Henry VI Part 2

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Enter Yorke, Salisbury, and Warwick.Enter York, Salisbury, and Warwick 2H6 II.ii.1
Yorke. YORK 
Now my good Lords of Salisbury & Warwick,Now, my good lords of Salisbury and Warwick, 2H6 II.ii.1
Our simple Supper ended, giue me leaue,Our simple supper ended, give me leave, 2H6 II.ii.2
In this close Walke, to satisfie my selfe,In this close walk, to satisfy myselfwalk (n.)

old form: Walke
garden path, walkway
2H6 II.ii.3
close (adj.)
private, secluded, sequestered
In crauing your opinion of my Title,In craving your opinion of my title,title (n.)
[legal] right, claim, entitlement
2H6 II.ii.4
crave (v.)

old form: crauing
beg, entreat, request
Which is infallible, to Englands Crowne.Which is infallible, to the English crown. 2H6 II.ii.5
My Lord, I long to heare it at full.My lord, I long to hear it at full. 2H6 II.ii.6
Sweet Yorke begin: and if thy clayme be good,Sweet York, begin; and if thy claim be good, 2H6 II.ii.7
The Neuills are thy Subiects to command.The Nevils are thy subjects to command. 2H6 II.ii.8
Yorke. YORK 
Then thus:Then thus: 2H6 II.ii.9
Edward the third, my Lords, had seuen Sonnes:Edward the Third, my lords, had seven sons: 2H6 II.ii.10
The first, Edward the Black-Prince, Prince ofWales;The first, Edward the Black Prince, Prince of Wales; 2H6 II.ii.11
The second, William of Hatfield; and the third,The second, William of Hatfield; and the third, 2H6 II.ii.12
Lionel, Duke of Clarence; next to whom,Lionel Duke of Clarence; next to whom 2H6 II.ii.13
Was Iohn of Gaunt, the Duke of Lancaster;Was John of Gaunt, the Duke of Lancaster; 2H6 II.ii.14
The fift, was Edmond Langley, Duke of Yorke;The fifth was Edmund Langley, Duke of York; 2H6 II.ii.15
The sixt, was Thomas of Woodstock, Duke ofGloster;The sixth was Thomas of Woodstock, Duke of Gloucester; 2H6 II.ii.16
William of Windsor was the seuenth, and last.William of Windsor was the seventh and last. 2H6 II.ii.17
Edward the Black-Prince dyed before his Father,Edward the Black Prince died before his father, 2H6 II.ii.18
And left behinde him Richard, his onely Sonne,And left behind him Richard, his only son, 2H6 II.ii.19
Who after Edward the third's death, raign'd as King,Who, after Edward the Third's death, reigned as king 2H6 II.ii.20
Till Henry Bullingbrooke, Duke of Lancaster,Till Henry Bolingbroke, Duke of Lancaster, 2H6 II.ii.21
The eldest Sonne and Heire of Iohn of Gaunt,The eldest son and heir of John of Gaunt, 2H6 II.ii.22
Crown'd by the Name of Henry the fourth,Crowned by the name of Henry the Fourth, 2H6 II.ii.23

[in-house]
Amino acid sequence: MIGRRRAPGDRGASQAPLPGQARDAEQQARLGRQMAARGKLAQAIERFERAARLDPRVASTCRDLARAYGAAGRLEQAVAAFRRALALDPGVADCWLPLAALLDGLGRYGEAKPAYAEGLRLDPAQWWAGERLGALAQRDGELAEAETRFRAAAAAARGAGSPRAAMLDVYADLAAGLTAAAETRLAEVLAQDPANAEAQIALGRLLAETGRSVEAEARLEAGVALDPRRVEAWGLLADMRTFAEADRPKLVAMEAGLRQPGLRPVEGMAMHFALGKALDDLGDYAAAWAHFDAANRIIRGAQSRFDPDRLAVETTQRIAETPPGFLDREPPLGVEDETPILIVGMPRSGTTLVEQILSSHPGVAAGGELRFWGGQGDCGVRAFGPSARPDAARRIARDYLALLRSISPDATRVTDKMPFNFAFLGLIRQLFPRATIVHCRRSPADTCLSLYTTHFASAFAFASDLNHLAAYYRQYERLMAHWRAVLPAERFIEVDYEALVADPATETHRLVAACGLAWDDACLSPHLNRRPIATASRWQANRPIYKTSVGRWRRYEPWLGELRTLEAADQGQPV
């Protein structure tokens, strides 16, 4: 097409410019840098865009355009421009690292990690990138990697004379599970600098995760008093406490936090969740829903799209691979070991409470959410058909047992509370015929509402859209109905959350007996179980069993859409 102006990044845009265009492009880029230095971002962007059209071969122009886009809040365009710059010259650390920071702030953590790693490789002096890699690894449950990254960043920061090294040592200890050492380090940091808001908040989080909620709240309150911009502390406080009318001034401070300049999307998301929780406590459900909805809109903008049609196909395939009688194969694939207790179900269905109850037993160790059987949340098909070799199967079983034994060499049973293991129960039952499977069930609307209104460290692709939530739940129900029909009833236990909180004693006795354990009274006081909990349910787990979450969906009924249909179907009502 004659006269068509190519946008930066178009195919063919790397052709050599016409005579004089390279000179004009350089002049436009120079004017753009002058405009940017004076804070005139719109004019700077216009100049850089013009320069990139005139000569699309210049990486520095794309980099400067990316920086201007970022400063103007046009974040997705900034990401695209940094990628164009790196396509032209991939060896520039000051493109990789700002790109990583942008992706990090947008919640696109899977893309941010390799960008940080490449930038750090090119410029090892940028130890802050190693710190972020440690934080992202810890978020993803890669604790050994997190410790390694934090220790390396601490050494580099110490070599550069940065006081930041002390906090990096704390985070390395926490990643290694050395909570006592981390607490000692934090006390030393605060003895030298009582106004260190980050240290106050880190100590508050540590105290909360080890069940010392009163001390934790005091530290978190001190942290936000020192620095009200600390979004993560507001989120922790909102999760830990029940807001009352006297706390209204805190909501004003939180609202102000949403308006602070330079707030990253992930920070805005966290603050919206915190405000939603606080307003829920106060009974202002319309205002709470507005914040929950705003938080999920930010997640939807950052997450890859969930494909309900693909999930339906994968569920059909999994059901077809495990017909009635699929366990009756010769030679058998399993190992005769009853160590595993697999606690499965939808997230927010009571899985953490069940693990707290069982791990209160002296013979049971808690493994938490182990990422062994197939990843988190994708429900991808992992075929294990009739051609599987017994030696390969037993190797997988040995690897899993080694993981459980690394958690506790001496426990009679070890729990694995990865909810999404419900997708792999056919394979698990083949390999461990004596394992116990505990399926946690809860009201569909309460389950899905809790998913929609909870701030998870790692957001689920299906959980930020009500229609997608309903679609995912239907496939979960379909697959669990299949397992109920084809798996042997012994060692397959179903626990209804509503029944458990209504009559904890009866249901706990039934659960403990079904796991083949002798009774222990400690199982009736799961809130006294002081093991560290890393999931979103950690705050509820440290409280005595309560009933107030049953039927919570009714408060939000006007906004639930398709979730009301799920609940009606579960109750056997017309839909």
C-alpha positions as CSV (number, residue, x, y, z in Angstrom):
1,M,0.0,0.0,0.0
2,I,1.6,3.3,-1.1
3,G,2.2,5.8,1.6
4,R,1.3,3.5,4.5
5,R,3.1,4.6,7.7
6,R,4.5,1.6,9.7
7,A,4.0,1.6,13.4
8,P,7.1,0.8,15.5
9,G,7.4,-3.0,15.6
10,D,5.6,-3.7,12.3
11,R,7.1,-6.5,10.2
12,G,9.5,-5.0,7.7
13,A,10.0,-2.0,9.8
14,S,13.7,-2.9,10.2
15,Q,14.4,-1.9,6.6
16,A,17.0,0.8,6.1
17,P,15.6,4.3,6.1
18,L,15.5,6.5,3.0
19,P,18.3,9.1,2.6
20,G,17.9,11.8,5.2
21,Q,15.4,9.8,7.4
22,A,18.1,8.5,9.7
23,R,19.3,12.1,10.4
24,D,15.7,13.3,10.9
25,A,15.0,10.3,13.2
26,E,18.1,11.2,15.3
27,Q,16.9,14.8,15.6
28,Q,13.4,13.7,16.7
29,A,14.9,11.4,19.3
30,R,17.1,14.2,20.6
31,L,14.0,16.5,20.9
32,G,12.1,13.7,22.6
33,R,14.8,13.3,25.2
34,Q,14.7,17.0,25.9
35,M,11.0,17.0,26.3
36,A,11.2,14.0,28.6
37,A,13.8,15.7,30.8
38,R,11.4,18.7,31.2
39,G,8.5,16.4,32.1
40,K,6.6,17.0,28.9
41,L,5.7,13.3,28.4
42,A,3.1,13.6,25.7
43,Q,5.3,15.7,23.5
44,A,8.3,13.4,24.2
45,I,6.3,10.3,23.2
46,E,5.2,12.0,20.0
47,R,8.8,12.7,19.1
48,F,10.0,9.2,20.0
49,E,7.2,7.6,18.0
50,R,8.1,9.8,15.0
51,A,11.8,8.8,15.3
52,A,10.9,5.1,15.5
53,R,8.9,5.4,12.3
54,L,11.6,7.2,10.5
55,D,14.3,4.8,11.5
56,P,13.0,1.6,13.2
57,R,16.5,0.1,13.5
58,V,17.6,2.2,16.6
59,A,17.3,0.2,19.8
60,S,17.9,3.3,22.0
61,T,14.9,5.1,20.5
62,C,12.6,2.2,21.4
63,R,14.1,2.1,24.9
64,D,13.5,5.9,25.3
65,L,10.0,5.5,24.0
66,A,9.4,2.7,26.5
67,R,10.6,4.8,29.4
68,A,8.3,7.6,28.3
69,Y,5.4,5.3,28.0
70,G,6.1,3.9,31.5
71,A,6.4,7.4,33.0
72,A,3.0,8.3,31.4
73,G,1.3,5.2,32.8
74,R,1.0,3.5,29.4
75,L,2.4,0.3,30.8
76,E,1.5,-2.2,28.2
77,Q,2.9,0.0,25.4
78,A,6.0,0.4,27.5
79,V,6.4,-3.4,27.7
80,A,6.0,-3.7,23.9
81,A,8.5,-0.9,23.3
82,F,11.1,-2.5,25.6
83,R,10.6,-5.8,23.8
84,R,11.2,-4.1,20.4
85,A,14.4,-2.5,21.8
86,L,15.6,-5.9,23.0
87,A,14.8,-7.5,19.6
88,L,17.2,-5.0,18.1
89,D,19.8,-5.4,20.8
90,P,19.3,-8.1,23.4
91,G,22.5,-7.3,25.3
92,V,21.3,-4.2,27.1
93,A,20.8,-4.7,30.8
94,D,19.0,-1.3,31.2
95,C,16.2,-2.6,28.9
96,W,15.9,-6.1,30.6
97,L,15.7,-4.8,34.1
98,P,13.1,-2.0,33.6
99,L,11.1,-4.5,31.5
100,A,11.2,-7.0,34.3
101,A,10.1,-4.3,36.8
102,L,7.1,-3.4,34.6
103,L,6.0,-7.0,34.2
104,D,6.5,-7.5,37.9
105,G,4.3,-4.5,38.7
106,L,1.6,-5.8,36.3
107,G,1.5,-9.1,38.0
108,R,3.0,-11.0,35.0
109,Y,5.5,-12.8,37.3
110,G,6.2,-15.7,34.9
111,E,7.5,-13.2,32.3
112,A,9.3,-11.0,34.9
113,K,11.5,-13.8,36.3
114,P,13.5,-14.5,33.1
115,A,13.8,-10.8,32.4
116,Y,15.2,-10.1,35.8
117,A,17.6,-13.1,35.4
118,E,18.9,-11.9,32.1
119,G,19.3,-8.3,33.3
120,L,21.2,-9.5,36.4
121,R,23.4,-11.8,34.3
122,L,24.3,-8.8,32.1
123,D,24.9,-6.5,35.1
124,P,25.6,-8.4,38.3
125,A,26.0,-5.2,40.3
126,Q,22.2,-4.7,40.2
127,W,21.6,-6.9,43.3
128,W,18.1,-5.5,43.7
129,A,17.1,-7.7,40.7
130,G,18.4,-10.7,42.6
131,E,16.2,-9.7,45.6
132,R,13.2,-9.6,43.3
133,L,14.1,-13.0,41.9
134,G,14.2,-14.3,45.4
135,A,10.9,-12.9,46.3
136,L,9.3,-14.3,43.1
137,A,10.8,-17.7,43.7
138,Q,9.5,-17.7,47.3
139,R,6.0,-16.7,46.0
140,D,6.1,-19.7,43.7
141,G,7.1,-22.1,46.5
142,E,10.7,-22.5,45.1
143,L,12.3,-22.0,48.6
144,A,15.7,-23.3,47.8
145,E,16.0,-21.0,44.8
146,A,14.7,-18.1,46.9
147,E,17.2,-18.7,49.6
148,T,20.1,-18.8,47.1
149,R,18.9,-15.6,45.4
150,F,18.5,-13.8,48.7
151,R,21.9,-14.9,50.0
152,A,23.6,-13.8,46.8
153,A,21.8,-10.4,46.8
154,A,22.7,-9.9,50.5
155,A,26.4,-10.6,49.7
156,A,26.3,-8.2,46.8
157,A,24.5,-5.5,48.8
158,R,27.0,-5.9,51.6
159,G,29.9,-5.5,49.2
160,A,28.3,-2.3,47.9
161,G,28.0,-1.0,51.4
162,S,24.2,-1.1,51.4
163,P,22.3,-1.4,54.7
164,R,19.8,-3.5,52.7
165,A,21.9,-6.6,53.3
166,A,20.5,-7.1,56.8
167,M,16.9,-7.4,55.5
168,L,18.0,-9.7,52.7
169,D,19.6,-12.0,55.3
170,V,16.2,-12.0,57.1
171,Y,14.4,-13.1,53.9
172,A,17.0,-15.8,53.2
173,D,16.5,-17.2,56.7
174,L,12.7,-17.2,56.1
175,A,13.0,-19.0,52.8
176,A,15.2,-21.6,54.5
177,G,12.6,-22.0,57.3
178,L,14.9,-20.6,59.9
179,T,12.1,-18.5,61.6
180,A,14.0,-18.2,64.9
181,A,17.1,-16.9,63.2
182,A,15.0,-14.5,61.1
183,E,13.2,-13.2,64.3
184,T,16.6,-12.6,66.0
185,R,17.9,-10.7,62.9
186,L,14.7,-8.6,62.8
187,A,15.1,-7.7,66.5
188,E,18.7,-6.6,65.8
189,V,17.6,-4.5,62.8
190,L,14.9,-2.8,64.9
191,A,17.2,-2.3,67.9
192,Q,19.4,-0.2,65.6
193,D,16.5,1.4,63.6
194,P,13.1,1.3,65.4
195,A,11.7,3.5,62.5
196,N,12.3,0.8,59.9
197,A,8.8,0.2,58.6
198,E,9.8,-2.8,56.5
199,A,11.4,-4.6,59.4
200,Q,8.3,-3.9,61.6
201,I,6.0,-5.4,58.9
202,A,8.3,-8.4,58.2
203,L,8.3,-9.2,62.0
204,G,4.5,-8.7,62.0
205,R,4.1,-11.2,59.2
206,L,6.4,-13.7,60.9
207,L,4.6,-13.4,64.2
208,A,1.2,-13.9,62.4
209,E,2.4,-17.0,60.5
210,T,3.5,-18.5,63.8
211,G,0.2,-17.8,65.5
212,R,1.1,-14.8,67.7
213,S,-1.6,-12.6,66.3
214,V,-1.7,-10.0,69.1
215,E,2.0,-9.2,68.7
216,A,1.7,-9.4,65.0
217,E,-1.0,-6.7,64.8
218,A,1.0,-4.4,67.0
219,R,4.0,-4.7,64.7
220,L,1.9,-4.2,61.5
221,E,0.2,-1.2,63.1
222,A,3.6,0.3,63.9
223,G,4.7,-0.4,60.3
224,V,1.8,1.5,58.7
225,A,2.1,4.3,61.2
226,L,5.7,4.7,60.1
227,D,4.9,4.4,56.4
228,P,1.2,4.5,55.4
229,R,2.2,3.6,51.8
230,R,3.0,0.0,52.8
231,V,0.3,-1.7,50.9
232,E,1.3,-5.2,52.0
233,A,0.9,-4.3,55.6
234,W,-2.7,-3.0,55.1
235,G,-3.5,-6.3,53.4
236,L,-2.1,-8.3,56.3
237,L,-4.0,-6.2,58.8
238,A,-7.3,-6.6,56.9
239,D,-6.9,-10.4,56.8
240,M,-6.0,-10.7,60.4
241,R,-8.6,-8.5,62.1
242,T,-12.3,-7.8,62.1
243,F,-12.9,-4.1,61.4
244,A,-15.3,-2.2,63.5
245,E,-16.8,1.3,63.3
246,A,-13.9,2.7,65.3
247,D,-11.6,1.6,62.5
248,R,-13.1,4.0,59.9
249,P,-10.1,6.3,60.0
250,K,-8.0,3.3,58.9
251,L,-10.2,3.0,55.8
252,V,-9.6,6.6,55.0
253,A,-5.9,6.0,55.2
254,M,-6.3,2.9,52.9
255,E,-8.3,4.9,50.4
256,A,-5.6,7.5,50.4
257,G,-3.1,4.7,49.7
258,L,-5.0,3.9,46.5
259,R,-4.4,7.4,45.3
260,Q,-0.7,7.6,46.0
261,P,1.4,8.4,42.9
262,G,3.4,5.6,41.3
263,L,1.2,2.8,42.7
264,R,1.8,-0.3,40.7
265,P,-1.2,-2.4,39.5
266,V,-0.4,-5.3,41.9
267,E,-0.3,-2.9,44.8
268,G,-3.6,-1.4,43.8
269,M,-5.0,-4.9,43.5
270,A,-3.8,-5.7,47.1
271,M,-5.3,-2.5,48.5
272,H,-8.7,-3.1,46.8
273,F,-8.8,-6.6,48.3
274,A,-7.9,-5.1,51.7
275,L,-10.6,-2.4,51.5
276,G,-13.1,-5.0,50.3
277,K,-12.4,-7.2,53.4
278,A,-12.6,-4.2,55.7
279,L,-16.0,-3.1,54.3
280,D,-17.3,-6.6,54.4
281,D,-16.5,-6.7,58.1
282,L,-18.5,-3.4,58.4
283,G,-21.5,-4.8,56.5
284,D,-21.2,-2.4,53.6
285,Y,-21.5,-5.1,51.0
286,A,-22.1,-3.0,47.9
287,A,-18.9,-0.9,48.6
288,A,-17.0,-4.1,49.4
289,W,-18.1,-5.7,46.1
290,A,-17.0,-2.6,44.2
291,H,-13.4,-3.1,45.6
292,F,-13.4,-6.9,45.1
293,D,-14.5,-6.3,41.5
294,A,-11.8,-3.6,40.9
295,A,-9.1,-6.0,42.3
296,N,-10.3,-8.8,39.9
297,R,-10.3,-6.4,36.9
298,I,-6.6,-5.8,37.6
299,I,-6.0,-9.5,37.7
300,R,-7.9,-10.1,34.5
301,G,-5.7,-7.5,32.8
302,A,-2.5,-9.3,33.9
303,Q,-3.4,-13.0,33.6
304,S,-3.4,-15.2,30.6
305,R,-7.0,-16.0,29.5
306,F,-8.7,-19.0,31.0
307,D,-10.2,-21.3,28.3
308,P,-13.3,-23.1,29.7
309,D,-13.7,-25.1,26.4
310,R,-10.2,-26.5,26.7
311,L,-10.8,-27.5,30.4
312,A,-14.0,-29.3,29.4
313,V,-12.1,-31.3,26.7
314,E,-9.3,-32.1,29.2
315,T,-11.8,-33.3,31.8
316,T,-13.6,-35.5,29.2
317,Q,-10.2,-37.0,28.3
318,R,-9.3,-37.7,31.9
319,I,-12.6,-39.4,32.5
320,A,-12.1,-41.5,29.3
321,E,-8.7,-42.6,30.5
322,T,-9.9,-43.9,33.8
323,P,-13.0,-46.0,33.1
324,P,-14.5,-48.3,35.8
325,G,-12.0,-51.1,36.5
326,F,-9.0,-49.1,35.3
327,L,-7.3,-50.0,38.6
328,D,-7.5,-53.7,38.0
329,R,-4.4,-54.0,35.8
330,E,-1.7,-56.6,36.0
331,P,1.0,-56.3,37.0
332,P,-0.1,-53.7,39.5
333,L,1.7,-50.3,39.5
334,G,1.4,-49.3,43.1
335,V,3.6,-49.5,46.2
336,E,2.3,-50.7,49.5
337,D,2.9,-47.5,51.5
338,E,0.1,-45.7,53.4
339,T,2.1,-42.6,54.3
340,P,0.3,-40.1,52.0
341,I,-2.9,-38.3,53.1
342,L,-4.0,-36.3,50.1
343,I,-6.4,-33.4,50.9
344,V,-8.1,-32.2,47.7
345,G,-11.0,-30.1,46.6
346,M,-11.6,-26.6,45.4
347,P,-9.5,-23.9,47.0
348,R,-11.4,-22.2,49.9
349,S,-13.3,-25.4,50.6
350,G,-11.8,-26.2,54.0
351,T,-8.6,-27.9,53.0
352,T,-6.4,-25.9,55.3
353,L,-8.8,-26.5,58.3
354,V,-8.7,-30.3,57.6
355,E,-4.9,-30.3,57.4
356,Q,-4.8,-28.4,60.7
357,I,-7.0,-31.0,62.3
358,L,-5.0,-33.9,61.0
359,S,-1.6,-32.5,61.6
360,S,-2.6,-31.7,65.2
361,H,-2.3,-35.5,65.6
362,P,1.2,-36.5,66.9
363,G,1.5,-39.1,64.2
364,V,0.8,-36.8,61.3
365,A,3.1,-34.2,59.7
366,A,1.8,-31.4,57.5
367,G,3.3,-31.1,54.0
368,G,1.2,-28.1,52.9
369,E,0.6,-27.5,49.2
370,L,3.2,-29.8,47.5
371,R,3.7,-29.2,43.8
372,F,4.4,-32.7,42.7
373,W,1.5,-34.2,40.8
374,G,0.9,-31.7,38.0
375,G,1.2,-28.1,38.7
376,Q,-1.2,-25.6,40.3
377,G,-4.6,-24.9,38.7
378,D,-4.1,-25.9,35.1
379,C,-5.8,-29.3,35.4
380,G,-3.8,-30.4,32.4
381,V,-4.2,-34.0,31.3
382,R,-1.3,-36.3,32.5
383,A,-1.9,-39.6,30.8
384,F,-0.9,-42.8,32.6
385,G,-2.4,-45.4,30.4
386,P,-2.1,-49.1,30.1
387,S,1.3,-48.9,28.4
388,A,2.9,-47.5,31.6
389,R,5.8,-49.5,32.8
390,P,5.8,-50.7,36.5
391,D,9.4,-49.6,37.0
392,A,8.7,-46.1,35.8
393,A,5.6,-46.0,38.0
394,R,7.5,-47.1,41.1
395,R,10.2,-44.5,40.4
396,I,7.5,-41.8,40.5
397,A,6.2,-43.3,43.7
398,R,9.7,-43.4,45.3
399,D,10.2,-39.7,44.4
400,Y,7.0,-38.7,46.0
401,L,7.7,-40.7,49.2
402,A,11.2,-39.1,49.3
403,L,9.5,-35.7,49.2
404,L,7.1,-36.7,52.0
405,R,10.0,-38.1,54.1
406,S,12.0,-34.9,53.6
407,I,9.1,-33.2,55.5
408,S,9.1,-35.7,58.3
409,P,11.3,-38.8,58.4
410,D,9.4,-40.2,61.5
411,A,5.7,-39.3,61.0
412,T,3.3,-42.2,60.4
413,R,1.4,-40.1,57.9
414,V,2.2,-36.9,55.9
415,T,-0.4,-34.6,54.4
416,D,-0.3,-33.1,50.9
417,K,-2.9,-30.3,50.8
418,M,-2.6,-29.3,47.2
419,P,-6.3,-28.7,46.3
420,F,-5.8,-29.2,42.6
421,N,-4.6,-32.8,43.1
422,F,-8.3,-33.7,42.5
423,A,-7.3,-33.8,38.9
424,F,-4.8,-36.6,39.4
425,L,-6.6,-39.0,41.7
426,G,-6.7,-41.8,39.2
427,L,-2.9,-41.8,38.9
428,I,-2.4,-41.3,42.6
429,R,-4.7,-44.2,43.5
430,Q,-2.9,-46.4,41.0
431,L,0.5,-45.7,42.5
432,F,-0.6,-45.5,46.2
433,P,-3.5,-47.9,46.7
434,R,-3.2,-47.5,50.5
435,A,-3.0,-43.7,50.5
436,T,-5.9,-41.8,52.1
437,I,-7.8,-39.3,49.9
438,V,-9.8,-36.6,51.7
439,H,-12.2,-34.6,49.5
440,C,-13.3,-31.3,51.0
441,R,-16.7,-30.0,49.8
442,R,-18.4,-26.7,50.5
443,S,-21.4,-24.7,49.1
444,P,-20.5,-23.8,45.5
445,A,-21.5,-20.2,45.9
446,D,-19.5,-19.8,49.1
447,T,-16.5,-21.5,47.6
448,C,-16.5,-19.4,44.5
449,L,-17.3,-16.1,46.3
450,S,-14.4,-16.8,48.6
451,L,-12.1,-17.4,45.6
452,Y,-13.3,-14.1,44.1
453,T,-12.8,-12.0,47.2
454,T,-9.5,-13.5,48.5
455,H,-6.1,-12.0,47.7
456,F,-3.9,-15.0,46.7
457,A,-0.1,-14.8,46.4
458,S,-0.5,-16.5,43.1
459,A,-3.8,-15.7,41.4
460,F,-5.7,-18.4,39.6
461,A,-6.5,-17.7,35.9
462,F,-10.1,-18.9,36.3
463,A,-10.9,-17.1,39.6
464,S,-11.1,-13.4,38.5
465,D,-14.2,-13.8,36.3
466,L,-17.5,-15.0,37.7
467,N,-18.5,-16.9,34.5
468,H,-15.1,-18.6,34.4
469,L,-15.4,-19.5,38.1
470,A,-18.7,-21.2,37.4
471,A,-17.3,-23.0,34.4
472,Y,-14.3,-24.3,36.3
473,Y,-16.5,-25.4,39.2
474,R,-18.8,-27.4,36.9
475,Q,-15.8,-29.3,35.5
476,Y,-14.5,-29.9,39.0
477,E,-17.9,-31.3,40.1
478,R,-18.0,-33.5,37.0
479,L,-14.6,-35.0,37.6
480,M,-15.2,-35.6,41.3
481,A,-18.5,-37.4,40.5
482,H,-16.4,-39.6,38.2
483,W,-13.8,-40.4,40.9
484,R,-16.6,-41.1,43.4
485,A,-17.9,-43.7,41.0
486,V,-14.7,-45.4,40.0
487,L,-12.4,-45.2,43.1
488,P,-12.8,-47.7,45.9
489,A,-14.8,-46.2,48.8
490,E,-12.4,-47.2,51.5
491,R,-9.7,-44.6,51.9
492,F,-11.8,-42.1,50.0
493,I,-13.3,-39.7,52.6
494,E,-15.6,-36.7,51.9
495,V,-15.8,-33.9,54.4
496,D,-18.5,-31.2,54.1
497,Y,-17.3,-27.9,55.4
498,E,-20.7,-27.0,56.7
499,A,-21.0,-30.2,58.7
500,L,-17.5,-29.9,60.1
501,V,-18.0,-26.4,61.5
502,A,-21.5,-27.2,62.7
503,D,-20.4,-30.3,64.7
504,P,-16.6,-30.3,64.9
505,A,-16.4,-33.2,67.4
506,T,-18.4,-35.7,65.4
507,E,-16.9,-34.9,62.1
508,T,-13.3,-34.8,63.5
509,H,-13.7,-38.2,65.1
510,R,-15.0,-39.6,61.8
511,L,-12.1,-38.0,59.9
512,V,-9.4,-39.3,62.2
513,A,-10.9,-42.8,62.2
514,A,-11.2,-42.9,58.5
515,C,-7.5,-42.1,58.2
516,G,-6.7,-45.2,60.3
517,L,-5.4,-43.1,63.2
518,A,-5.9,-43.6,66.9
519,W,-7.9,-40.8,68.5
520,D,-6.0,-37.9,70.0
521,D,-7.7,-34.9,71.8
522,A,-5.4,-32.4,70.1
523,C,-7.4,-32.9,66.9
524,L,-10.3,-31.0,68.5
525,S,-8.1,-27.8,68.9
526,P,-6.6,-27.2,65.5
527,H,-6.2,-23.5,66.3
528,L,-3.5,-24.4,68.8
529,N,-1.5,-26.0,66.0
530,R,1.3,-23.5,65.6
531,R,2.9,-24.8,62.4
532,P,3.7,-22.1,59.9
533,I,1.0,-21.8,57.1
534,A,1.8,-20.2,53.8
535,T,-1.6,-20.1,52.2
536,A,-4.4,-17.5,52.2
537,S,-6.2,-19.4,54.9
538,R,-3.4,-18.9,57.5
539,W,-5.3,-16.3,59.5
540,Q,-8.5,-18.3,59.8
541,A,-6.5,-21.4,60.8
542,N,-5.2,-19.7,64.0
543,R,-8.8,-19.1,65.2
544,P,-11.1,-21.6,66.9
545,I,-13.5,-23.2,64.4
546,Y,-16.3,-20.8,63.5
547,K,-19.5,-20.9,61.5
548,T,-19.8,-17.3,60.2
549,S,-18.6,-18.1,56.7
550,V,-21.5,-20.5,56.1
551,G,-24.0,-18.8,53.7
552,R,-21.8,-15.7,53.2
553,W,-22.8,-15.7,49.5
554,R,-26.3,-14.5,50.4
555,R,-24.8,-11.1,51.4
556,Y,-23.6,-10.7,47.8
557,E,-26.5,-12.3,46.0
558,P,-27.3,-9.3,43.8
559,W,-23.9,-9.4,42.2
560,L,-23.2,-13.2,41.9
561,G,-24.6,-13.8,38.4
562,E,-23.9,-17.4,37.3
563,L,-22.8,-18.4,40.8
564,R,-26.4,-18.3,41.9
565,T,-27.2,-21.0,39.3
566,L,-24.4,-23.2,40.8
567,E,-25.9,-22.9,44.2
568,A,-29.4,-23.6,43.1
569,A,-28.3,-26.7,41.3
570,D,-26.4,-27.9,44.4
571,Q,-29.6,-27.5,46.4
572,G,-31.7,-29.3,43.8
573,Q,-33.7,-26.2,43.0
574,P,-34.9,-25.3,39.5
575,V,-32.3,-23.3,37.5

Seiz'd on the Realme, depos'd the rightfull King,Seized on the realm, deposed the rightful king, 2H6 II.ii.24
Sent his poore Queene to France, from whence she came,Sent his poor queen to France, from whence she came, 2H6 II.ii.25
And him to Pumfret; where, as all you know,And him to Pomfret; where, as all you know,Pomfret (n.)
Pontefract, West Yorkshire; site of a castle in which Richard II was imprisoned; later, a Lancastrian stronghold
2H6 II.ii.26
Harmelesse Richard was murthered traiterously.Harmless Richard was murdered traitorously. 2H6 II.ii.27
Father, the Duke hath told the truth;Father, the Duke hath told the truth; 2H6 II.ii.28
Thus got the House of Lancaster the Crowne.Thus got the house of Lancaster the crown. 2H6 II.ii.29
Yorke. YORK 
Which now they hold by force, and not by right:Which now they hold by force and not by right; 2H6 II.ii.30
For Richard, the first Sonnes Heire, beingdead,For Richard, the first son's heir, being dead, 2H6 II.ii.31
The Issue of the next Sonne should haue reign'd.The issue of the next son should have reigned.issue (n.)
child(ren), offspring, family, descendant
2H6 II.ii.32
But William of Hatfield dyed without an Heire.But William of Hatfield died without an heir. 2H6 II.ii.33
Yorke. YORK 
The third Sonne, Duke of Clarence, / From whose Line The third son, Duke of Clarence, from whose line 2H6 II.ii.34
I clayme the Crowne, / Had Issue Phillip, a Daughter,I claim the crown, had issue Philippe, a daughter, 2H6 II.ii.35
Who marryed Edmond Mortimer, Earle of March:Who married Edmund Mortimer, Earl of March; 2H6 II.ii.36
Edmond had Issue, Roger, Earle of March;Edmund had issue, Roger Earl of March; 2H6 II.ii.37
Roger had Issue, Edmond, Anne, and Elianor.Roger had issue, Edmund, Anne, and Eleanor. 2H6 II.ii.38
This Edmond, in the Reigne of Bullingbrooke,This Edmund, in the reign of Bolingbroke, 2H6 II.ii.39
As I haue read, layd clayme vnto the Crowne,As I have read, laid claim unto the crown, 2H6 II.ii.40
And but for Owen Glendour, had beene King;And, but for Owen Glendower, had been king, 2H6 II.ii.41